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GP14 Success for Royal St. George's Ger Owens & Melanie Morris

4th October 2013
GP14 Success for Royal St. George's Ger Owens & Melanie Morris

#Gp14 – The forecast for the first day of the Craftinsure GP14 Championship of Ireland at Sutton Dinghy Club did not make for great reading with less than 6 knots from north west. However as boats started arriving and getting set up for launch there was a decent breeze and with plenty of sun it was hoped it might hold on for the day.
The briefing was short, the introduction and welcome of the Classic fleet (same start, shorter course and separate prize for Mark 1 GP14) and reminder that the event was also raising funds for the charity Make a Wish Foundation – Ireland. While briefing was underway, PRO Scorie Walls and the race management team and RIB's were headed out into the bay. With 50 boats entered, 47 launched with some top names and a few great days racing in store.
The first race got away on a black flag at the second time of asking. The race was a close and cagey affair with 7 or 8 boats never far from the lead. Curly Morris and Tim Corcoran shared lead a few times with Shane McCarthy, Ruan O'Tiarnaigh, Graham Elmes, Hugh Gill and Ger Owens never too far away.
The downwind leg and last beat were close thing with Tim Corcoran and Ruan O'Tiarnaigh maintaing their lead all the way to the finish. Alasdair Duffin took 3rd followed by Shane McCarthy with Ger Owens taking 5th. Down the fleet, local junior David Johnston also showed well in top 20 with the Classic fleet having some close racing with Duncan Greenhalgh battling it out with Stephen Parry and former National Champion Pat Murphy back in a GP14 for the first time in 25 years.
Despite the ligthening breeze, the fleet managed to finish within the tight 15 minute deadline. Good racing considering some of the older boats. With the wind due to die away, the PRO didn't waste much time getting second race underway, and went with a black flag from the off.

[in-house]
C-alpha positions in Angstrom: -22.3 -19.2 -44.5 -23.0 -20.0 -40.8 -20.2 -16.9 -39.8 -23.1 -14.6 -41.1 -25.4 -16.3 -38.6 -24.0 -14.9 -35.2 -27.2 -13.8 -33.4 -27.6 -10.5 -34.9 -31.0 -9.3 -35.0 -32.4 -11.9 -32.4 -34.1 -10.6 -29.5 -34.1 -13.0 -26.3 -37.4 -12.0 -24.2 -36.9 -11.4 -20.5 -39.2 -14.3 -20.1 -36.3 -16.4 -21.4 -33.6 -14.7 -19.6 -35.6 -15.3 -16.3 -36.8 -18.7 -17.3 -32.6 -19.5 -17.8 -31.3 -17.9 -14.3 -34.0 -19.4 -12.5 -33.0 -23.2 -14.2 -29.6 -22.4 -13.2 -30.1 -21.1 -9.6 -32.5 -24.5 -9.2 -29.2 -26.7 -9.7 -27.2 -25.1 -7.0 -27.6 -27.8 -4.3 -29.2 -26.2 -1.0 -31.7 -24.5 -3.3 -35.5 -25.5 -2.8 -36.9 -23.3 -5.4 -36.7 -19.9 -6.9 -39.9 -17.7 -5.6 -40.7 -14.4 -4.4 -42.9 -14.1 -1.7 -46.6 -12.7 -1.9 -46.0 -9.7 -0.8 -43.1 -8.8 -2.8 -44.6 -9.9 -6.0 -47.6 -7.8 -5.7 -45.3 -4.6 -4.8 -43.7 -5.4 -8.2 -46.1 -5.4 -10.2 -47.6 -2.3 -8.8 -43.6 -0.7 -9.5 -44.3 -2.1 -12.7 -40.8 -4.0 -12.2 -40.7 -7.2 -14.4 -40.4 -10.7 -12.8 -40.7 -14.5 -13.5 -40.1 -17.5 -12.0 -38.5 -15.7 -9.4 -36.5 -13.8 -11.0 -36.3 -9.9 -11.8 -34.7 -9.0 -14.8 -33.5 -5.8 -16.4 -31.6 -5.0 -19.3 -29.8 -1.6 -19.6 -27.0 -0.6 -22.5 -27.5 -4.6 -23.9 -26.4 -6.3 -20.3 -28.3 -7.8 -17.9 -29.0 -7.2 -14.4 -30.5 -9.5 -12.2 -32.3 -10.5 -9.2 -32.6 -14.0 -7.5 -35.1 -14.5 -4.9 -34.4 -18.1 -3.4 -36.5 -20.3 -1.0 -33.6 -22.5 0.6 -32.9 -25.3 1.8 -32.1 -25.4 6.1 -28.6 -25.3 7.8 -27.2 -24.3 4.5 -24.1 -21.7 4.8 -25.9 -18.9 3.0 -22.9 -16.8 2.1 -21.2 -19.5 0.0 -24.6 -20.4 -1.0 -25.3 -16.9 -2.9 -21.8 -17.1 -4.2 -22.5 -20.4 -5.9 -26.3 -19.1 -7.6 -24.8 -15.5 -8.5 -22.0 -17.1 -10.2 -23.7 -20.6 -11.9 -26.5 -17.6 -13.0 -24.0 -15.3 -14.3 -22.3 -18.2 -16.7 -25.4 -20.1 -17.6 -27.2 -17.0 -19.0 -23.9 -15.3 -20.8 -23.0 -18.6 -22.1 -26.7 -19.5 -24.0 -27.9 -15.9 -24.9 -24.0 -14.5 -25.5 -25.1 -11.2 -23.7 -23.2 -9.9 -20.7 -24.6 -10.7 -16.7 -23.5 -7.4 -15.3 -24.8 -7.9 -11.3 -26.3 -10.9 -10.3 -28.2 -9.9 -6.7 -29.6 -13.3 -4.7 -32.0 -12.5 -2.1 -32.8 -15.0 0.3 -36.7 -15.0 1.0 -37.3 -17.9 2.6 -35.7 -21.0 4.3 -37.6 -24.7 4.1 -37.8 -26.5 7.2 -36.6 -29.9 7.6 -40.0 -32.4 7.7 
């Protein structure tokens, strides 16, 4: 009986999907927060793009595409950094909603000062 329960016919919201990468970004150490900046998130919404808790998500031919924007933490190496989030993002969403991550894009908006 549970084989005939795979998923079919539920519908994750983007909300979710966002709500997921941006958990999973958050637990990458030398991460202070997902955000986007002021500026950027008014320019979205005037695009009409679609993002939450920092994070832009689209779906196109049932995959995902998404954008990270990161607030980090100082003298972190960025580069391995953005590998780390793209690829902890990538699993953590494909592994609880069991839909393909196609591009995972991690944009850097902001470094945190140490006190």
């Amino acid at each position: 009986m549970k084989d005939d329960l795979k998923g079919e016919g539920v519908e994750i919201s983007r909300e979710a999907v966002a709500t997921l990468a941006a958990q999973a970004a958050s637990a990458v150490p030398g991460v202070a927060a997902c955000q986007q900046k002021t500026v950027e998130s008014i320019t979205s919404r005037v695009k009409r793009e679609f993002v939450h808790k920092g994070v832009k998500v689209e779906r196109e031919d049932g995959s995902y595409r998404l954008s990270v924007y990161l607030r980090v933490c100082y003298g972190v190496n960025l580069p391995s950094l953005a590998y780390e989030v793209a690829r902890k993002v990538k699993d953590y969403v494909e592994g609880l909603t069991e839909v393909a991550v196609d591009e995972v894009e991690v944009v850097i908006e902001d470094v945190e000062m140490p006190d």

Again a close race all the way around with Corcoran, Morris, McCarthy and Owen again all to the fore. A wind shift saw a C flag indicating weather mark change the second time around and with it Owens made decisive move out left as wind lightened. Owens never looked back and continued to extend lead with Morris and Corcoran, Gill and McCarthy leading the charge.
At the finish Owens had plenty to spare, over Corcoran and Morris who were then surprised to find themselves black flagged leaving local Hugh Gill to take 2nd ahead of Shane McCarthy. With the wind dying, a good portion of the main fleet failed to make it inside 15minute time limit.
This was not an issue for Classic fleet who all had their finish in the bag at end of round 1. And so at end of day 1 it was Olympian Ger Owens leading from Shane McCarthy with Hugh Gill in 3rd.
With a forecast suggesting a little more breeze than Saturday but locals concerned that the sea breeze might neutralise the northerly 8 knots, cautious optimism was the order of the day as the fleet followed PRO Scorie Walls out into the Bay.
With 3 races scheduled and HW at 3:30, there was not much room for delay, but it was still 3rd attempt under a black flag before the racing got underway. In 8 knots of breeze it was Ger Owens who laid down the first marker and led by 10 lenghts at weather mark and then extended his lead on each rounding. A great battle ensued behind for the minor placings with Morris, Duffin, Elmes, O'Connor, Corcoran and Boyle all in close contention. With 30 boat lenghts to spare it was Ownes ahead of Morris with O'Connor taking 3rd from Duffin, Corcoran and local boat Boyle in 6th.